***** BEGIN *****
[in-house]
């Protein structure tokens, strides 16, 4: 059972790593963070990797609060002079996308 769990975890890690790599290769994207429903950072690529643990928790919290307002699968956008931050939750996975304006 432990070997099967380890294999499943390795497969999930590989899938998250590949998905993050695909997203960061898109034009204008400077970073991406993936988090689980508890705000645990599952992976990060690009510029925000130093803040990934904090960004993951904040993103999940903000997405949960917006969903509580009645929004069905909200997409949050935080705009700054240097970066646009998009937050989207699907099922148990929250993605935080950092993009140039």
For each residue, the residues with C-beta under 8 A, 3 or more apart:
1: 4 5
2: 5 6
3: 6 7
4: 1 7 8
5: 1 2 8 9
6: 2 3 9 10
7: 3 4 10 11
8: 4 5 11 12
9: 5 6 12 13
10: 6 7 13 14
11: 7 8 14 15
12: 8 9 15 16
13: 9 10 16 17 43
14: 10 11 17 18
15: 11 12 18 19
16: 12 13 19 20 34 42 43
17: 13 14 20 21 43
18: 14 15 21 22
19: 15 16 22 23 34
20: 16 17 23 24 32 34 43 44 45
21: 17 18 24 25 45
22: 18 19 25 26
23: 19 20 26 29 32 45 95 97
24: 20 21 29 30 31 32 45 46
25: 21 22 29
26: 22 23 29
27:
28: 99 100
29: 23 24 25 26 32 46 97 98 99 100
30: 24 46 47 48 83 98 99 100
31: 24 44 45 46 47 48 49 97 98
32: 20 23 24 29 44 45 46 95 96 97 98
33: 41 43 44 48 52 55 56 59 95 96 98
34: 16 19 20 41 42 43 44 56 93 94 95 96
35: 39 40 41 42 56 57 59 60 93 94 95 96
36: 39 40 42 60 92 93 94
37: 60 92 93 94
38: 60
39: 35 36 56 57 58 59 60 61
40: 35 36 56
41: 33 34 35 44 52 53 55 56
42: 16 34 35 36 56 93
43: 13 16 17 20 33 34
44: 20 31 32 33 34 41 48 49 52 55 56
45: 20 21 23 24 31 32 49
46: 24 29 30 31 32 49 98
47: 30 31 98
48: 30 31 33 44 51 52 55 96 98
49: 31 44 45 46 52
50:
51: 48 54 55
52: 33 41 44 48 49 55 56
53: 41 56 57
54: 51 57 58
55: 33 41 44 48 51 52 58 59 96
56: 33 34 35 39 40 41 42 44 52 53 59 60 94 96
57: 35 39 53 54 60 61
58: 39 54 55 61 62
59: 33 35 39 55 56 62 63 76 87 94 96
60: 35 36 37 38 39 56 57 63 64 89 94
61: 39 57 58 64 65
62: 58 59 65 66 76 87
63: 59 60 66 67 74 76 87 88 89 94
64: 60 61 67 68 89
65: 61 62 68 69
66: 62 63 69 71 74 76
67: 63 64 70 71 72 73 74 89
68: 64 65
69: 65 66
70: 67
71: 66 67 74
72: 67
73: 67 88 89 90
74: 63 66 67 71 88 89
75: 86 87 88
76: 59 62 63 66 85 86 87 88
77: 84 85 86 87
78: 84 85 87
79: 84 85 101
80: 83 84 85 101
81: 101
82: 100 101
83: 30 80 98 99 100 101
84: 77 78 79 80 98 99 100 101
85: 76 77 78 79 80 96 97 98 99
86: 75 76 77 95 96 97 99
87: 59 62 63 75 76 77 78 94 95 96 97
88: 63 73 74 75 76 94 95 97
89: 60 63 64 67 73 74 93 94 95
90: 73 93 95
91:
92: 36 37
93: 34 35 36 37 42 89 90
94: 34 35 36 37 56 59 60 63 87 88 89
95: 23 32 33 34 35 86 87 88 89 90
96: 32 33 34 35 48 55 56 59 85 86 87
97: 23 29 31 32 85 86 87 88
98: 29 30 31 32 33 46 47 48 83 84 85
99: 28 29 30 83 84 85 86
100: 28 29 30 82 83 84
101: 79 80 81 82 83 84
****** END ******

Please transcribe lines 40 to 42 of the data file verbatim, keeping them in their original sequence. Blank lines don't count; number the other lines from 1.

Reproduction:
37: 60 92 93 94
38: 60
39: 35 36 56 57 58 59 60 61